Objective: To determine whether family members (FMs) remaining with pediatric patients during invasive procedures interfere with delivery of care.
Methods: The authors conducted a prospective observational study of consecutive patients <18 years of age undergoing invasive procedures in the emergency department (ED) over a one-year period. Behaviors of FMs remaining during invasive procedures were recorded as any of six categorical descriptions (stood quietly, asked questions, soothed patient, helped restrain patient, interfered with care, other). All observations were made through direct observation by two study attending physicians on FMs of patients under their direct care, or during their supervision of resident care.
Results: Fifty-four FMs were observed during the ED care of 37 patients [mean age 1.5 years (+/-0.25), median age 0.4 years]. Invasive procedures included: lumbar puncture (n = 28), endotracheal intubation (n = 5), fracture reduction (n = 2), shoulder reduction (n = 1), and tube thoracostomy (n = 1). Seventy-one FM activities were recorded: stood bedside, 22 (31%); soothed child, 21 (30%); asked questions, 11 (16%); helped restrain, 5 (7%); interfered with care, 2 (3%); and other, 10 (15%). The two "interfered with care" events were minor and did not significantly alter patient management. One mother experienced a near-syncope event standing during a lumbar puncture of her child and was seated without further incident. One mother stopped reduction of a shoulder dislocation because she felt the pain control was inadequate even though the child was deeply sedated with propofol. Expected patient behavior was described to the mother and reduction was completed.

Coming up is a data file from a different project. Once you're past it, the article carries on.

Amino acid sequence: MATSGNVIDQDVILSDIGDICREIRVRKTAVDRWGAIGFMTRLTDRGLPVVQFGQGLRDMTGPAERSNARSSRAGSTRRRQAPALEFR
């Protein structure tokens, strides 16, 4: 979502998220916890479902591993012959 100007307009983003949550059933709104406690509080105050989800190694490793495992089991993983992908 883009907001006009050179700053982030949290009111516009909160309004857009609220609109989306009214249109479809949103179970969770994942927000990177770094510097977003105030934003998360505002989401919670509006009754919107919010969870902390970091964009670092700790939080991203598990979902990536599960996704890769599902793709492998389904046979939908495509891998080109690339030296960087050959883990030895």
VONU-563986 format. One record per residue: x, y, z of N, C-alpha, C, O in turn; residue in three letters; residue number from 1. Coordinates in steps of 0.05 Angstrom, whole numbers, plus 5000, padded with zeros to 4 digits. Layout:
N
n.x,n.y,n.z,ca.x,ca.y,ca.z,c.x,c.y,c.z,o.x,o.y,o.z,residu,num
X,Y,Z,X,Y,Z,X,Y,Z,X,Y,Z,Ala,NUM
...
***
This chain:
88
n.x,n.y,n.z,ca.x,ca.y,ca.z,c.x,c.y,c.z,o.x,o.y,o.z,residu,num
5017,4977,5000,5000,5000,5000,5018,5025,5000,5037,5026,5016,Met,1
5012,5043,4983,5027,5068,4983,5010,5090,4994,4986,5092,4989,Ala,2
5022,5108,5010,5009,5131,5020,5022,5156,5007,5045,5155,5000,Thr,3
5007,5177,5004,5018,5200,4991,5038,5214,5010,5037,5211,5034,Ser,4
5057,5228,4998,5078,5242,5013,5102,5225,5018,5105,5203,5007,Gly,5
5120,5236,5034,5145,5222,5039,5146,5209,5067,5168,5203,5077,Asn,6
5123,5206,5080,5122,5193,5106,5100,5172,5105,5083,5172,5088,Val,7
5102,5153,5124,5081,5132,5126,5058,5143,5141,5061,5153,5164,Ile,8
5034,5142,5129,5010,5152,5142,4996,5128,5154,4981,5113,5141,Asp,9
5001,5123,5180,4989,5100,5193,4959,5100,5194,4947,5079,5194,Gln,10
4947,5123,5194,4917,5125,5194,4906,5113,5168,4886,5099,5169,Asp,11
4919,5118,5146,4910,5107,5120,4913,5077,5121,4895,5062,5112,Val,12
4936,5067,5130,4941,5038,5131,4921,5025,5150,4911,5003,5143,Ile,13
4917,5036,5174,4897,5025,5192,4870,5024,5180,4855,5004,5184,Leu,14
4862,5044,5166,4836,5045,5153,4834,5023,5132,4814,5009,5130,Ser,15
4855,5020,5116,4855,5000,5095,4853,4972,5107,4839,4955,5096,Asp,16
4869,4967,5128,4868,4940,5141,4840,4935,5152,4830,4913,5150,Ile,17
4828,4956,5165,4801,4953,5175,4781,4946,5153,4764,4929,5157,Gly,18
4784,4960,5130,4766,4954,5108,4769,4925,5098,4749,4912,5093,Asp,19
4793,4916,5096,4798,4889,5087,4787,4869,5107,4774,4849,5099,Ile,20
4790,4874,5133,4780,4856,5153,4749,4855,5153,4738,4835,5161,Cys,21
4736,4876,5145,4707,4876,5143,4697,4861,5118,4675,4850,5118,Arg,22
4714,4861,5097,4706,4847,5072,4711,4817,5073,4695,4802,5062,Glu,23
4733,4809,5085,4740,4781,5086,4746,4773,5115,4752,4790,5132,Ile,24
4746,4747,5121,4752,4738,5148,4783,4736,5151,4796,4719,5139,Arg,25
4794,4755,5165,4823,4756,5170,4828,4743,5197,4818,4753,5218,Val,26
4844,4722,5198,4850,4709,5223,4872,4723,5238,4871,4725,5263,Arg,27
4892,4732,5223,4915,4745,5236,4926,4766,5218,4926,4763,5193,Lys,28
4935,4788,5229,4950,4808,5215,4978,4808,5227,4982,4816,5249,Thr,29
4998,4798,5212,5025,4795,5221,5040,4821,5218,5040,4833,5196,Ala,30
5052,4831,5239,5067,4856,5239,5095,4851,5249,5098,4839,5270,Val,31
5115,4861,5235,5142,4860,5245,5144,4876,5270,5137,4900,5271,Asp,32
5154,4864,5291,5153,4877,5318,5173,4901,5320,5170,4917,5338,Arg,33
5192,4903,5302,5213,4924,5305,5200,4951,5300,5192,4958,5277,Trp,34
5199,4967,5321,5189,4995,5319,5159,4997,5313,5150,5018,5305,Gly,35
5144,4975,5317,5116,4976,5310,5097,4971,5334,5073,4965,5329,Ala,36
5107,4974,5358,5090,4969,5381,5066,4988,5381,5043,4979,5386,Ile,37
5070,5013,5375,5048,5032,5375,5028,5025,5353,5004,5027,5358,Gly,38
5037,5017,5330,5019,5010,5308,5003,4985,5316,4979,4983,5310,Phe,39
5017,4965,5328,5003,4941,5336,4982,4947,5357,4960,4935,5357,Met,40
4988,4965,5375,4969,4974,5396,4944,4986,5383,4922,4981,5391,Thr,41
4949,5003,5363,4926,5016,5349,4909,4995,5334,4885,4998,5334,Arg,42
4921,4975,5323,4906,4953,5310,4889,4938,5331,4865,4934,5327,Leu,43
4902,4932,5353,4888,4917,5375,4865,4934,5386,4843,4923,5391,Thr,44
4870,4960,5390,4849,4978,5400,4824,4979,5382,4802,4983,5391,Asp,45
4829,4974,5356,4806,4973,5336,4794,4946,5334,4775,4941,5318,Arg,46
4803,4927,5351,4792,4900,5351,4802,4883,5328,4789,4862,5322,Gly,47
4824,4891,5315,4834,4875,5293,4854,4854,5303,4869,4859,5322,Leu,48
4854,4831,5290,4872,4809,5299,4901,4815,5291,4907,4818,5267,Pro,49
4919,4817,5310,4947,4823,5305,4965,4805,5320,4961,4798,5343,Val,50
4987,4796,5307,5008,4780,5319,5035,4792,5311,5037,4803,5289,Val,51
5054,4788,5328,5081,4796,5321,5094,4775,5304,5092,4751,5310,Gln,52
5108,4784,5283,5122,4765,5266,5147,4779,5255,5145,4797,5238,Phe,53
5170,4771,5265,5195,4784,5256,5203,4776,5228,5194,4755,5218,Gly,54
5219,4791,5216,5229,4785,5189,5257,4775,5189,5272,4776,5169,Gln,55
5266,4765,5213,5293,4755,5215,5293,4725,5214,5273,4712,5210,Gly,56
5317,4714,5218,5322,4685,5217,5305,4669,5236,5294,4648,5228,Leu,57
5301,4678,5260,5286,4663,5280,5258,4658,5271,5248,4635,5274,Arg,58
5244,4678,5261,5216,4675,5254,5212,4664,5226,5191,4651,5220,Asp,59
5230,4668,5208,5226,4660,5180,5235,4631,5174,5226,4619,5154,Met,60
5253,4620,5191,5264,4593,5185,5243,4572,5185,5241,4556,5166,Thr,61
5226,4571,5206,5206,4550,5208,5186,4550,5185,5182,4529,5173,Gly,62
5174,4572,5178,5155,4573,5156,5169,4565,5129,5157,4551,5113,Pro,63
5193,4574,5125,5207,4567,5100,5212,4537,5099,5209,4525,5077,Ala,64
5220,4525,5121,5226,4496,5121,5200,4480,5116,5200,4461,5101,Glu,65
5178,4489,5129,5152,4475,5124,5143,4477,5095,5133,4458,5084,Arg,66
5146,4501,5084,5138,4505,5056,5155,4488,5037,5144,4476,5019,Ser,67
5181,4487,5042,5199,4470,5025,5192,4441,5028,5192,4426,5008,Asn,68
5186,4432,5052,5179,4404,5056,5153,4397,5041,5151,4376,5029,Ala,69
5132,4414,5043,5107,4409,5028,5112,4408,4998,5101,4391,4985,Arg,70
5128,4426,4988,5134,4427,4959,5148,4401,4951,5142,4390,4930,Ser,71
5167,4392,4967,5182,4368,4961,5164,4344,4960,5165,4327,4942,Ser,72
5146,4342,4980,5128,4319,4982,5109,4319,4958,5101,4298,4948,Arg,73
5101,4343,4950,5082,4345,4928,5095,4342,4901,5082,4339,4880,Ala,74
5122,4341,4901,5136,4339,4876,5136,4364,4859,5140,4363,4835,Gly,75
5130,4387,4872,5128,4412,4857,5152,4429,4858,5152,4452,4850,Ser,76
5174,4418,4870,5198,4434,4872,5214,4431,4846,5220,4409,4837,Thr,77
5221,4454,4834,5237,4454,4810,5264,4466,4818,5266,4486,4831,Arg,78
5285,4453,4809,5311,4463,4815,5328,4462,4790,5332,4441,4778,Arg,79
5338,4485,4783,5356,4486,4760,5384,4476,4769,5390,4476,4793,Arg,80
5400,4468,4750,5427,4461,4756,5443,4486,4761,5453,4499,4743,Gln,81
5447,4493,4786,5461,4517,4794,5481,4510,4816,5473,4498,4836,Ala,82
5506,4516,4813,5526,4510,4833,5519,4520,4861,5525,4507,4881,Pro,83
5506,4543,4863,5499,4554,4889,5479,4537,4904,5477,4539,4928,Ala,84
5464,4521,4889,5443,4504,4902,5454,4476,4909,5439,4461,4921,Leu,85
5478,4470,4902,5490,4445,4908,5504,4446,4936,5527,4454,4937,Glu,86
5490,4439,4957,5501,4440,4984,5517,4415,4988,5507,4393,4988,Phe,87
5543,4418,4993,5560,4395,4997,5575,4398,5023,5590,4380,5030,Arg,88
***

Conclusions: In this study, family members remaining with children during invasive procedures were not a risk for disruption of patient care.